Welcome to the jOOQ Tuesdays series. In this series, we’ll publish an article on the third Tuesday every other month where we interview someone we find exciting in our industry from a jOOQ perspective. This includes people who work with SQL, Java, Open Source, and a variety of other related topics.
We have the pleasure of talking to Vlad Mihalcea in this third edition who will be telling us about the skills developers need to acquire when working with Java, SQL, and Hibernate.
Hi Vlad – You’re blog explodes with excellent posts about Hibernate. It looks like you love digging deep into the most popular persistence API in the market, right?
I really mean when saying that “teaching is my way of learning” and to master a certain technology, you have to go beyond the reference documentation. Hibernate has been around for 10 years now and there’s a plethora of projects built on top of it. The Hibernate Master Class focuses on some proven ORM design patterns, like concurrency control, caching and batching.
You’ve recently told me about your realisation of the lack of SQL insight in our industry. How did that come to be?
The Object-Relational mismatch is only the tip of the iceberg, when it comes to accessing data. The biggest problem we face in enterprise systems, is the Enterprise-Database developer mismatch.
A developer knows about the programming languages, design patterns and application architecturing, but database skills are always attributed to the Database Administrator role. This is a very dangerous assumption.
It’s as if we developed on Linux without ever wanting to learn how the operating system works, relying solely on the System Administrator knowledge. If you develop enterprise applications, you have no escape but learning how a database works. Reading the excellent “SQL Performance Explained” book, made me realize how little I knew about the inner-workings of relational database systems. This book is meant for developers and it’s a must-read for every enterprise developer professional.
What can we do to improve the situation for our industry? Is there a chance for a tighter integration of JPA and SQL? Or specifically, of Hibernate and jOOQ?
First, it’s the mindset that needs to change. We need to acknowledge that there’s no such thing as a one-size-fits-all framework, and that applies to database access as well. When I write unit tests, I don’t limit myself to JUnit. I also use Mockito and Hamcrest, a testing stack being a better alternative.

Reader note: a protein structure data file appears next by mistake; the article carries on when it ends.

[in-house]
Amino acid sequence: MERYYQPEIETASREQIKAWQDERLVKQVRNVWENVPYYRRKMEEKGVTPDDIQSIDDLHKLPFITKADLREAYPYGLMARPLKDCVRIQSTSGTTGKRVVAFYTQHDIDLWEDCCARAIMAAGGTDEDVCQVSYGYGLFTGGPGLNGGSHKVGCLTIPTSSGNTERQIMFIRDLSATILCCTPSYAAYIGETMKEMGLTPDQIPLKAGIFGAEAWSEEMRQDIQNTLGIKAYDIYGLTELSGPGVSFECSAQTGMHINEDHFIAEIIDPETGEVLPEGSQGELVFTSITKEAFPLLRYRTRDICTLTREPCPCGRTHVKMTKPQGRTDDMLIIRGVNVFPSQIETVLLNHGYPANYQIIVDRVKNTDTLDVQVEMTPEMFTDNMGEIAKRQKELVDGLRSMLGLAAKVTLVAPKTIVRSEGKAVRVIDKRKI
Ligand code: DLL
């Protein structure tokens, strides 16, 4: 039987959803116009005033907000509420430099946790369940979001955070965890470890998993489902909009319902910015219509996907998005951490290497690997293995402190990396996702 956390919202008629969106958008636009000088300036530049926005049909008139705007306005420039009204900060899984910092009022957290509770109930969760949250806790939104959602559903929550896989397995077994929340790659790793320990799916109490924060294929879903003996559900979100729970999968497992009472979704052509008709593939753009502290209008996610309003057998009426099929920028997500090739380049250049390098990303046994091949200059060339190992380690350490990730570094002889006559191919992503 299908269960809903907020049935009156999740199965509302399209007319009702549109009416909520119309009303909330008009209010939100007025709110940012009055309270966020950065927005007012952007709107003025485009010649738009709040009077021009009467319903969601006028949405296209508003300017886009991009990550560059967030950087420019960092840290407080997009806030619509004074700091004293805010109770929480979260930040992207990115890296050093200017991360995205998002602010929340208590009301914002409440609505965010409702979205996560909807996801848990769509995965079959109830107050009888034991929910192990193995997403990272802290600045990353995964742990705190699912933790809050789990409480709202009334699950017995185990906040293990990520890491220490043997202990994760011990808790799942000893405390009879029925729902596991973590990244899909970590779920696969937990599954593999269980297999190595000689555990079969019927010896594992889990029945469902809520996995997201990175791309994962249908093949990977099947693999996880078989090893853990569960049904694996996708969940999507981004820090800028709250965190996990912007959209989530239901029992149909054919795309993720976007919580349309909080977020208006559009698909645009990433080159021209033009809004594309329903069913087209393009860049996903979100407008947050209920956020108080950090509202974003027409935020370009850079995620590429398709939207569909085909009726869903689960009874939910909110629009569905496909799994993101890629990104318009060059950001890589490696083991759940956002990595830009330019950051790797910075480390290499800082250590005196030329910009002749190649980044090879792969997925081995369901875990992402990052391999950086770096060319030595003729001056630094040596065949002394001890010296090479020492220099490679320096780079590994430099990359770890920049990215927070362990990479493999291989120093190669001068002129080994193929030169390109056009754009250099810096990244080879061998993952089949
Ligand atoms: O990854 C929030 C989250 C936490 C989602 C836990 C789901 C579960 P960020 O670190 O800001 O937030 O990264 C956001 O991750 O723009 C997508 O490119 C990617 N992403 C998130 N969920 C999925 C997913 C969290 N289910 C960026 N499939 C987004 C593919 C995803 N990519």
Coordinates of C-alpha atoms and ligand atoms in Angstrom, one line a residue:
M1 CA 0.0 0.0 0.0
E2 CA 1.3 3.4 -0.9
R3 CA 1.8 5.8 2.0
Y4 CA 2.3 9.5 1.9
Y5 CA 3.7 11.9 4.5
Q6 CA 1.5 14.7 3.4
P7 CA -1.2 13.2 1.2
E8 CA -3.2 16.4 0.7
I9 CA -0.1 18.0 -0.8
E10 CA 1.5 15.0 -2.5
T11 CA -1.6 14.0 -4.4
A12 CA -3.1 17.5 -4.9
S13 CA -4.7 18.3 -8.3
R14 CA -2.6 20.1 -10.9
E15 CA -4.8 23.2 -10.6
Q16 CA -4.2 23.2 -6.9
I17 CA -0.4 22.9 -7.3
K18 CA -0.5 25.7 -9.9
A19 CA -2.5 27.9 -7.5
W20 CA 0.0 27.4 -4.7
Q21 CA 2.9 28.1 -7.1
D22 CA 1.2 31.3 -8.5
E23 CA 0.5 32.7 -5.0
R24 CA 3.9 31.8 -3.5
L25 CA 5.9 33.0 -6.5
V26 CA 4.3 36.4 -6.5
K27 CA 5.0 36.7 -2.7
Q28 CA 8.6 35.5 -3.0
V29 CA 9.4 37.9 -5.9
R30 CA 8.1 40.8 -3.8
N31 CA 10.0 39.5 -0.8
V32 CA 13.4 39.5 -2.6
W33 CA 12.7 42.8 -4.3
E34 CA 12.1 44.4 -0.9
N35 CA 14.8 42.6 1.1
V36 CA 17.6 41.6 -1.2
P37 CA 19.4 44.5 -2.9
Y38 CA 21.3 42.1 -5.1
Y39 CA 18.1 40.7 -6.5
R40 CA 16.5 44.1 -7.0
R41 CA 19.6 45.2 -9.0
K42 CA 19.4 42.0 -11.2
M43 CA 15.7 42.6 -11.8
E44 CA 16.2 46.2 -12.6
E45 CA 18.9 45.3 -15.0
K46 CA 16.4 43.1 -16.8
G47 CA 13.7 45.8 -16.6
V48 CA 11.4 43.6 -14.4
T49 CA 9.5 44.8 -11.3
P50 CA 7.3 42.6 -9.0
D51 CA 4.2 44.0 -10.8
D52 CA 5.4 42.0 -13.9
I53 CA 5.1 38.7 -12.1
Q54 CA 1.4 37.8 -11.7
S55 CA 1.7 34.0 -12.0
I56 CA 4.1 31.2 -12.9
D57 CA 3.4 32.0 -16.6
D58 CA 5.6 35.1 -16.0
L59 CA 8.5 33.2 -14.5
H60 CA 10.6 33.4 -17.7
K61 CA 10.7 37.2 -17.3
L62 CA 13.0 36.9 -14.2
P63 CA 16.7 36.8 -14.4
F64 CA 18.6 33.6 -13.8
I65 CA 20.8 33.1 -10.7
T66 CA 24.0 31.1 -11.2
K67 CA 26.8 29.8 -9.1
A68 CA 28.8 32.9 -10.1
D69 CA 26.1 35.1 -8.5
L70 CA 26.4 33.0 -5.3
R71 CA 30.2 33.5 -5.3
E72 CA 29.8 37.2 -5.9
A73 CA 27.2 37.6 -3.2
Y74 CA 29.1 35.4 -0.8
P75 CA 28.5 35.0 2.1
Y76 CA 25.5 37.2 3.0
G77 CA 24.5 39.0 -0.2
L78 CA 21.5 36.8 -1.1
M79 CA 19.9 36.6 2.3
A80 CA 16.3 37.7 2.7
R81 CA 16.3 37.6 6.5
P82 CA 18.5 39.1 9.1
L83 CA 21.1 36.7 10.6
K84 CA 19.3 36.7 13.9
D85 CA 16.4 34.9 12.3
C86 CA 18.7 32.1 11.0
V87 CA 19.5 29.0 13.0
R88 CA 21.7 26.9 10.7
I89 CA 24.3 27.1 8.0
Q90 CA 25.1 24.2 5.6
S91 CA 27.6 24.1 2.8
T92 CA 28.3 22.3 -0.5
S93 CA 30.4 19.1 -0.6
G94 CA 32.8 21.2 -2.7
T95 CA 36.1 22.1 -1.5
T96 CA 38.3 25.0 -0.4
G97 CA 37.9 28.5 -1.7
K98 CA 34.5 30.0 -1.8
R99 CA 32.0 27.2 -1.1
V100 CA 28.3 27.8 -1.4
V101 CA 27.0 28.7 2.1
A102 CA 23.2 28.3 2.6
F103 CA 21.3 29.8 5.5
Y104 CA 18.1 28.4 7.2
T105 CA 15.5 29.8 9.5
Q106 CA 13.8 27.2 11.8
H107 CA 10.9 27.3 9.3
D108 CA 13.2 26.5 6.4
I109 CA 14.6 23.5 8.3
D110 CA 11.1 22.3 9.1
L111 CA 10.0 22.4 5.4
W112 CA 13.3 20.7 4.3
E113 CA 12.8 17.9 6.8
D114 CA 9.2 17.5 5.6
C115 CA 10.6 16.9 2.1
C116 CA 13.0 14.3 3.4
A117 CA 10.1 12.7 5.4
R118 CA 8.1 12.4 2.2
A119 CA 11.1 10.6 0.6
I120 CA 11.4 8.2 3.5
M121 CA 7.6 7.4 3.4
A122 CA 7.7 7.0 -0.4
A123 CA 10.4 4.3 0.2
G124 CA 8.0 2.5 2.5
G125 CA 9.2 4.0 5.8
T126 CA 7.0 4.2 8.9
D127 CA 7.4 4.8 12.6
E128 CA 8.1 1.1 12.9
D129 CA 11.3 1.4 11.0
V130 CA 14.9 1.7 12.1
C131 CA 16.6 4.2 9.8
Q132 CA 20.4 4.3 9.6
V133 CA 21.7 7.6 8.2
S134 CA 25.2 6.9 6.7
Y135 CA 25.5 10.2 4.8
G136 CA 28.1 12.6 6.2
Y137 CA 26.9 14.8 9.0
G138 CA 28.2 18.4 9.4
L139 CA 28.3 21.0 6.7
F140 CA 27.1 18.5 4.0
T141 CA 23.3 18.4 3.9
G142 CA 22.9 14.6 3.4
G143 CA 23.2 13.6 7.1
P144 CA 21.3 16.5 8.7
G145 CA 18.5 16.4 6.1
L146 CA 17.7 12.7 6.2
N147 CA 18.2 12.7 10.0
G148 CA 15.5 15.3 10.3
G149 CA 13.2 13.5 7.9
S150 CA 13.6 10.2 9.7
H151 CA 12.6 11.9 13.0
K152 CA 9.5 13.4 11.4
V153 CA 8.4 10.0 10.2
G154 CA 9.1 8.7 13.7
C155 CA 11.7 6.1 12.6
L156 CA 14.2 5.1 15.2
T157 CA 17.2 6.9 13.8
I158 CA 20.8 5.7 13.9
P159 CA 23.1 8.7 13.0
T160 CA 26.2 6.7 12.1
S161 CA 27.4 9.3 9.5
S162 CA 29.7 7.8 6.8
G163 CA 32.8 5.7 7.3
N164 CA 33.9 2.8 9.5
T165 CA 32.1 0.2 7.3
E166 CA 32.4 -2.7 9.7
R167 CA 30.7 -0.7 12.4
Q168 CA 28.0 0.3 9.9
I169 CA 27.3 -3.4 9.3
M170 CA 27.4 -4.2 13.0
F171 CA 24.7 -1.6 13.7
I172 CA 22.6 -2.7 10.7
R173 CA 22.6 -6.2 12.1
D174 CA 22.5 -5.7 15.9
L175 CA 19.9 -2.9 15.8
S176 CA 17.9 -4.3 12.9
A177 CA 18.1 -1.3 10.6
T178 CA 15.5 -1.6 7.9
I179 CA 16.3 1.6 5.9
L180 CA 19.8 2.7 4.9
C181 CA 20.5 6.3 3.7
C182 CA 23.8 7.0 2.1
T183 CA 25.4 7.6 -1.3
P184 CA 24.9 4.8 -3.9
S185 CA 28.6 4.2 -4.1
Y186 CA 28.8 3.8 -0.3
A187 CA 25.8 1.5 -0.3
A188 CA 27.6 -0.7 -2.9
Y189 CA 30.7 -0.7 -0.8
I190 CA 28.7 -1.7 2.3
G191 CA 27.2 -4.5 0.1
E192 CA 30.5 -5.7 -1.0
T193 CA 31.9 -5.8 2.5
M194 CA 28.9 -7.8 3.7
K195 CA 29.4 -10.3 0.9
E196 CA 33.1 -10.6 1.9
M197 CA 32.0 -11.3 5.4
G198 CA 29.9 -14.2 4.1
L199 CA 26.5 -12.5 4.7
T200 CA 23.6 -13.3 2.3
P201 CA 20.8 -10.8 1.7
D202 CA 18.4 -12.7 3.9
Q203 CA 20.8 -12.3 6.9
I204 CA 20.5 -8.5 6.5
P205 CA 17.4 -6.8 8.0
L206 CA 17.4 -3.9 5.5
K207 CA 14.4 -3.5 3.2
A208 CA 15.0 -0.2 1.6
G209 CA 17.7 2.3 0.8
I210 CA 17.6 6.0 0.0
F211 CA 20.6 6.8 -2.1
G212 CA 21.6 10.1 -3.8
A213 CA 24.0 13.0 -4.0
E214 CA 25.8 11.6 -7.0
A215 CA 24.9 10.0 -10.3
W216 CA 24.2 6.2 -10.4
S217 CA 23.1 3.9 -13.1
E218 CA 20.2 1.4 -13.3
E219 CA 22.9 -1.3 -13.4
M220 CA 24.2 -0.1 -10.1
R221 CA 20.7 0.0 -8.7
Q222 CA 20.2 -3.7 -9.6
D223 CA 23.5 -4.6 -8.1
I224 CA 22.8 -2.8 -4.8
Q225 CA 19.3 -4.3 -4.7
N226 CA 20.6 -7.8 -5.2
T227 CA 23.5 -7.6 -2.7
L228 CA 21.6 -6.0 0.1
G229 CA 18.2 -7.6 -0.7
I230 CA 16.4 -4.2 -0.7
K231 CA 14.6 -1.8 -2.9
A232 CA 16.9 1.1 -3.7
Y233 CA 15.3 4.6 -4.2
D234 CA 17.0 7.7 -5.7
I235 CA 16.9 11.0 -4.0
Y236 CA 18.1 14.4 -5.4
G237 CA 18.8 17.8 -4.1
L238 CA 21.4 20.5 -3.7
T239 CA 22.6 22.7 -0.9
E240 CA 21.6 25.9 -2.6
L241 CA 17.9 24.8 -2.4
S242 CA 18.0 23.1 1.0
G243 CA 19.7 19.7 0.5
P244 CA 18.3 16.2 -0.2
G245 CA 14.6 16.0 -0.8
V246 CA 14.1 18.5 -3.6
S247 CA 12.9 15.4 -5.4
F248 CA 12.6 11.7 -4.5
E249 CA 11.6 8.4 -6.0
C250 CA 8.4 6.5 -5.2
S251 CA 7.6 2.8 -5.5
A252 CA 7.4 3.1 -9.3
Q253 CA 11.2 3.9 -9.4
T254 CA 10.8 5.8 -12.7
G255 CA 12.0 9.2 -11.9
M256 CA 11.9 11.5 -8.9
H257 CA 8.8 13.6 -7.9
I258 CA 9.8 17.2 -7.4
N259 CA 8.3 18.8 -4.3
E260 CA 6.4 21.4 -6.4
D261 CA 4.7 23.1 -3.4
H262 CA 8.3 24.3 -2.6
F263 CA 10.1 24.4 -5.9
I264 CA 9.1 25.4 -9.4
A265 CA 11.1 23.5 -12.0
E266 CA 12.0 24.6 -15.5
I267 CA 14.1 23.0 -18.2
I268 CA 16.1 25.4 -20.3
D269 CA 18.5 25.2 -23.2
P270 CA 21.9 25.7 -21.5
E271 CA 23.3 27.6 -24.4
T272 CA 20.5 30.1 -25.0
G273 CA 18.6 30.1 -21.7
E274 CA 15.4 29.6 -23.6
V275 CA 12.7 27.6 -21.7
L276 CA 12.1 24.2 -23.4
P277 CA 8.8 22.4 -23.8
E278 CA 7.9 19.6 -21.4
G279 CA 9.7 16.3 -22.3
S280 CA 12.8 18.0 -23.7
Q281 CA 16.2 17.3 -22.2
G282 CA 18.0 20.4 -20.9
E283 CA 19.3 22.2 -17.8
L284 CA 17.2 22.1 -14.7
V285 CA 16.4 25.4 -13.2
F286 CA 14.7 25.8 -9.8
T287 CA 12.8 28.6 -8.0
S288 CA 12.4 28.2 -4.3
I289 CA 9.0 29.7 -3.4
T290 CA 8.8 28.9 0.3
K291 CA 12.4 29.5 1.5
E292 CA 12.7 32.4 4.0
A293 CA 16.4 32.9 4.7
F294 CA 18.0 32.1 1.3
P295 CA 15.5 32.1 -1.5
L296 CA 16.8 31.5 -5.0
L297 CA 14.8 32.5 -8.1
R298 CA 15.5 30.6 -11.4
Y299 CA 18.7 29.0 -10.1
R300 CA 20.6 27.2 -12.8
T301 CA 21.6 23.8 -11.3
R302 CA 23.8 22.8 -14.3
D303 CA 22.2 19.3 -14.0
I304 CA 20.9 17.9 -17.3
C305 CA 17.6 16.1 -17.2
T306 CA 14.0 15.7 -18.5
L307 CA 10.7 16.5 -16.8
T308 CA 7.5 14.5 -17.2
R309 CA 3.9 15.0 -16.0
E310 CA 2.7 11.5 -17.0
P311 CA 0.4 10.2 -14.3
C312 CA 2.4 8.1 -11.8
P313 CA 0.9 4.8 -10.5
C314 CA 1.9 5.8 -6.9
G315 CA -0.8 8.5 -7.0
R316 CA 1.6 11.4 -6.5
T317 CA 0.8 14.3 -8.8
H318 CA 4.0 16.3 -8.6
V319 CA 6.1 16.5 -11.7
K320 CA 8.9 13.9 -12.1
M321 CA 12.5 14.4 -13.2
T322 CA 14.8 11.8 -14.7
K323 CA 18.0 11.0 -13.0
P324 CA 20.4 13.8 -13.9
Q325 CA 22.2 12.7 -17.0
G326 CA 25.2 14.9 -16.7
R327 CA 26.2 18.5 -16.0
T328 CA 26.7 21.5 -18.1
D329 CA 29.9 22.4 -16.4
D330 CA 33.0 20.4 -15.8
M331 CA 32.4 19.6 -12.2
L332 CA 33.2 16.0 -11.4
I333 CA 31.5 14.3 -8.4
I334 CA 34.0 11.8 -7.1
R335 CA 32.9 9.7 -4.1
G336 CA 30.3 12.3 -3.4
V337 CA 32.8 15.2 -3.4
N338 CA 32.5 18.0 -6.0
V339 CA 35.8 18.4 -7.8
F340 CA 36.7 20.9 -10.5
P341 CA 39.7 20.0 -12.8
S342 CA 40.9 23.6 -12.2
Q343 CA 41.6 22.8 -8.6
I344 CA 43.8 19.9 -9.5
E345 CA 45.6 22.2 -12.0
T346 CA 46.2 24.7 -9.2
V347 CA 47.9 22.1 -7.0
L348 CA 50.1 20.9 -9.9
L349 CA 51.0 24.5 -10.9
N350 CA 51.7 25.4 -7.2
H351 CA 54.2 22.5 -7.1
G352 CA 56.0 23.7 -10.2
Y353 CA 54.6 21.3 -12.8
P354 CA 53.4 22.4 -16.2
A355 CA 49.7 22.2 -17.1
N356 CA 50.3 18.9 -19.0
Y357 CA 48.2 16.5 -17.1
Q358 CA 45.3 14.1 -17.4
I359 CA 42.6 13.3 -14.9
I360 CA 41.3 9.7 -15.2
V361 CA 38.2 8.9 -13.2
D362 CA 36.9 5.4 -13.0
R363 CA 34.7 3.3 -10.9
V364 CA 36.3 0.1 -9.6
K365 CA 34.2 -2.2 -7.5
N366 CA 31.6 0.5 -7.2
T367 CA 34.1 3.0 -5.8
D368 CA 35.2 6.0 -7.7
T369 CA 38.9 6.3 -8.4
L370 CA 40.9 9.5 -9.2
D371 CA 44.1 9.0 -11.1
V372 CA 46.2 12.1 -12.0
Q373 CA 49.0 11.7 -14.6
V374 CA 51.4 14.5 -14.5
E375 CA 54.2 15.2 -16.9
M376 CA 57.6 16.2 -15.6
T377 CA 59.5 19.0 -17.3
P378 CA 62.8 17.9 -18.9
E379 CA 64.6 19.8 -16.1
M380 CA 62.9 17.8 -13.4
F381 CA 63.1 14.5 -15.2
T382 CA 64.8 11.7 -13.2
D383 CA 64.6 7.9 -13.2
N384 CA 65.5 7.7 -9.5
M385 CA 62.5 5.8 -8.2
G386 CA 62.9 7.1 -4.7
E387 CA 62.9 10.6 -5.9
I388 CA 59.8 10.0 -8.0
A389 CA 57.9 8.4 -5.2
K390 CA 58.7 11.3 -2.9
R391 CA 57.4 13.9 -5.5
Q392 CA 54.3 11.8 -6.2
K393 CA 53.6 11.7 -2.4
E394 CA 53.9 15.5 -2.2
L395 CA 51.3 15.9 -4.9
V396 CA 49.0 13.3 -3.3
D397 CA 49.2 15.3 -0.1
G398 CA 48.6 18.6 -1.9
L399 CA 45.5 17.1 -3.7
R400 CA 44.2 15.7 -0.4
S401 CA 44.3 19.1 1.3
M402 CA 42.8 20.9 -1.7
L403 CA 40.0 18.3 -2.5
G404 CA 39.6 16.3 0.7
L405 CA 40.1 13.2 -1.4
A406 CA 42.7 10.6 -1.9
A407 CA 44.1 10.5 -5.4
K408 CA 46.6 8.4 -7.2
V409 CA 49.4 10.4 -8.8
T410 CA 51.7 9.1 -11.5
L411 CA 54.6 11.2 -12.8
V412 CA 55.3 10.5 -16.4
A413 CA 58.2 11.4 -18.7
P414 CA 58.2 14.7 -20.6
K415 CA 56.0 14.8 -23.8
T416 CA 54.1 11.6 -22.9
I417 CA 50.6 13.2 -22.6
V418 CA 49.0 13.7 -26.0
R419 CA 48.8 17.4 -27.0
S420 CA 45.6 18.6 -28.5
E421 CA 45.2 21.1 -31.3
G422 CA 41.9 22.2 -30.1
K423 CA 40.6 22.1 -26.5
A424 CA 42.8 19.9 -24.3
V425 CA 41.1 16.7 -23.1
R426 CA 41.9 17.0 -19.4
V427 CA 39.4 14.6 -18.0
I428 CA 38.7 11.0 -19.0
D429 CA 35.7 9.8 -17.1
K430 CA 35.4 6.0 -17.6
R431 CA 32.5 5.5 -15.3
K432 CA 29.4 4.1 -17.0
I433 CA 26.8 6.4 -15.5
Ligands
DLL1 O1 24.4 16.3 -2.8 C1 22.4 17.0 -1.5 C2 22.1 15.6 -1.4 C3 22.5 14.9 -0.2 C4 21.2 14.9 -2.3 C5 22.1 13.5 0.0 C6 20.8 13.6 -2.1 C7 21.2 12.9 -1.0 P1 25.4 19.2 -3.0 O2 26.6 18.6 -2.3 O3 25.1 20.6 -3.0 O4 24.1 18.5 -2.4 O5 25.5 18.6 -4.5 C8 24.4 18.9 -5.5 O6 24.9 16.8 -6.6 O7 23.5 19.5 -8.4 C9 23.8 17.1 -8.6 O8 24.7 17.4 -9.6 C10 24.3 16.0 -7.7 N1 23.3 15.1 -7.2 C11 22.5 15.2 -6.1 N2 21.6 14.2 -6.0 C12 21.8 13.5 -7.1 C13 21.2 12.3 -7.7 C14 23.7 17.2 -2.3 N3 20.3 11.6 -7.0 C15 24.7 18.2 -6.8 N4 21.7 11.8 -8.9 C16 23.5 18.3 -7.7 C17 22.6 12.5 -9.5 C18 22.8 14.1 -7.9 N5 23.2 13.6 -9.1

JPA excels when writing data, because you can the INSERT/UPDATE statements are automatically updated, whenever the persistence model changes. The implicit and explicit locking allow us to protect against lost updates, especially in long conversation workflows.
But while abstracting the SQL write statements is a doable task, when it comes to reading data, nothing can beat native SQL. The most commonly-used RDBMS have implemented non-standard data access techniques (window functions, Common Table Expressions, PIVOT) and the SQL-92 JPA abstraction layer can only focus on common functionalities. That’s why native querying is unavoidable on almost any enterprise system.
jOOQ has done a very good job promoting SQL knowledge into the Java ecosystem. Java is ruling the enterprise software development and SQL skills have always been the Achilles heel of most enterprise development teams.
While you can fire native queries from JPA, there’s no support for dynamic native query building. jOOQ allows you to build type-safe dynamic native queries, strengthening your application against SQL-injection attacks. jOOQ can be integrated with JPA, as I already proven on my blog, and the JPA-jOOQ combo can provide a solid data access stack.
Tell us a little bit about your Hibernate Master Class, and your personal blogging strategy.
The Hibernate Master Class blog series is actually a book in the making. Because I work a full-time job, it’s difficult to commit to a fixed writing schedule, so I can only write as much as my spare times allows me.
Once all topics are covered, I’ll turn all this info into a book, that I’m going to self-publish, following the “SQL Performance Explained” example.
Where will you be in 5 years?
I enjoy both software architecture, as well as writing about it. I will continue on this journey and see where the wind will carry me.